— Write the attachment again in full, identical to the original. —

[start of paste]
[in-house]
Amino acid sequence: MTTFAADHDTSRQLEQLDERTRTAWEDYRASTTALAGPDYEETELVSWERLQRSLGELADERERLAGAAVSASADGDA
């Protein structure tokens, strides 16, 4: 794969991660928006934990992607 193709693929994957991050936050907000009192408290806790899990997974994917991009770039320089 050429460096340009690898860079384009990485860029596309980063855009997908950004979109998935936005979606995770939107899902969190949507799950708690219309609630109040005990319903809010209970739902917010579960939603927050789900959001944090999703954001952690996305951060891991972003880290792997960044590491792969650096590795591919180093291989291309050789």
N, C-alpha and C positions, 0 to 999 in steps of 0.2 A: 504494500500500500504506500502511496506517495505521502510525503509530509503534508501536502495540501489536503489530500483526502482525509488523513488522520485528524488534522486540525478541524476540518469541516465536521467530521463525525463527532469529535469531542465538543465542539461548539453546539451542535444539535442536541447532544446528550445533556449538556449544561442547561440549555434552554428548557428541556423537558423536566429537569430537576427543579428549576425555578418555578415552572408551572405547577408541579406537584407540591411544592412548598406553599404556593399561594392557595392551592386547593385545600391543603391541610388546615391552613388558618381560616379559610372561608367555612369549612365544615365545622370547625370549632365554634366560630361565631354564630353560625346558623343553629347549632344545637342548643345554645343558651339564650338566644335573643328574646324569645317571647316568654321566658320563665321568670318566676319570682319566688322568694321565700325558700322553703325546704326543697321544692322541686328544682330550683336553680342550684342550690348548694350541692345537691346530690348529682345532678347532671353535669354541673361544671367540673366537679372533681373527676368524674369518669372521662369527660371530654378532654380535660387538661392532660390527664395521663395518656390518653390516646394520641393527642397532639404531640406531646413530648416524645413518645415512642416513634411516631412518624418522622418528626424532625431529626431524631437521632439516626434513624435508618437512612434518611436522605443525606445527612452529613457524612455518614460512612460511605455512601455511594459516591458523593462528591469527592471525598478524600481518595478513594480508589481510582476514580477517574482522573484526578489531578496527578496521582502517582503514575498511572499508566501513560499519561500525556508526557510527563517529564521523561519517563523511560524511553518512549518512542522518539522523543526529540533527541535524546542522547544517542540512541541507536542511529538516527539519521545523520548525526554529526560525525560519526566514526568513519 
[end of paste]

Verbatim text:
[in-house]
Amino acid sequence: MTTFAADHDTSRQLEQLDERTRTAWEDYRASTTALAGPDYEETELVSWERLQRSLGELADERERLAGAAVSASADGDA
């Protein structure tokens, strides 16, 4: 794969991660928006934990992607 193709693929994957991050936050907000009192408290806790899990997974994917991009770039320089 050429460096340009690898860079384009990485860029596309980063855009997908950004979109998935936005979606995770939107899902969190949507799950708690219309609630109040005990319903809010209970739902917010579960939603927050789900959001944090999703954001952690996305951060891991972003880290792997960044590491792969650096590795591919180093291989291309050789």
N, C-alpha and C positions, 0 to 999 in steps of 0.2 A: 504494500500500500504506500502511496506517495505521502510525503509530509503534508501536502495540501489536503489530500483526502482525509488523513488522520485528524488534522486540525478541524476540518469541516465536521467530521463525525463527532469529535469531542465538543465542539461548539453546539451542535444539535442536541447532544446528550445533556449538556449544561442547561440549555434552554428548557428541556423537558423536566429537569430537576427543579428549576425555578418555578415552572408551572405547577408541579406537584407540591411544592412548598406553599404556593399561594392557595392551592386547593385545600391543603391541610388546615391552613388558618381560616379559610372561608367555612369549612365544615365545622370547625370549632365554634366560630361565631354564630353560625346558623343553629347549632344545637342548643345554645343558651339564650338566644335573643328574646324569645317571647316568654321566658320563665321568670318566676319570682319566688322568694321565700325558700322553703325546704326543697321544692322541686328544682330550683336553680342550684342550690348548694350541692345537691346530690348529682345532678347532671353535669354541673361544671367540673366537679372533681373527676368524674369518669372521662369527660371530654378532654380535660387538661392532660390527664395521663395518656390518653390516646394520641393527642397532639404531640406531646413530648416524645413518645415512642416513634411516631412518624418522622418528626424532625431529626431524631437521632439516626434513624435508618437512612434518611436522605443525606445527612452529613457524612455518614460512612460511605455512601455511594459516591458523593462528591469527592471525598478524600481518595478513594480508589481510582476514580477517574482522573484526578489531578496527578496521582502517582503514575498511572499508566501513560499519561500525556508526557510527563517529564521523561519517563523511560524511553518512549518512542522518539522523543526529540533527541535524546542522547544517542540512541541507536542511529538516527539519521545523520548525526554529526560525525560519526566514526568513519 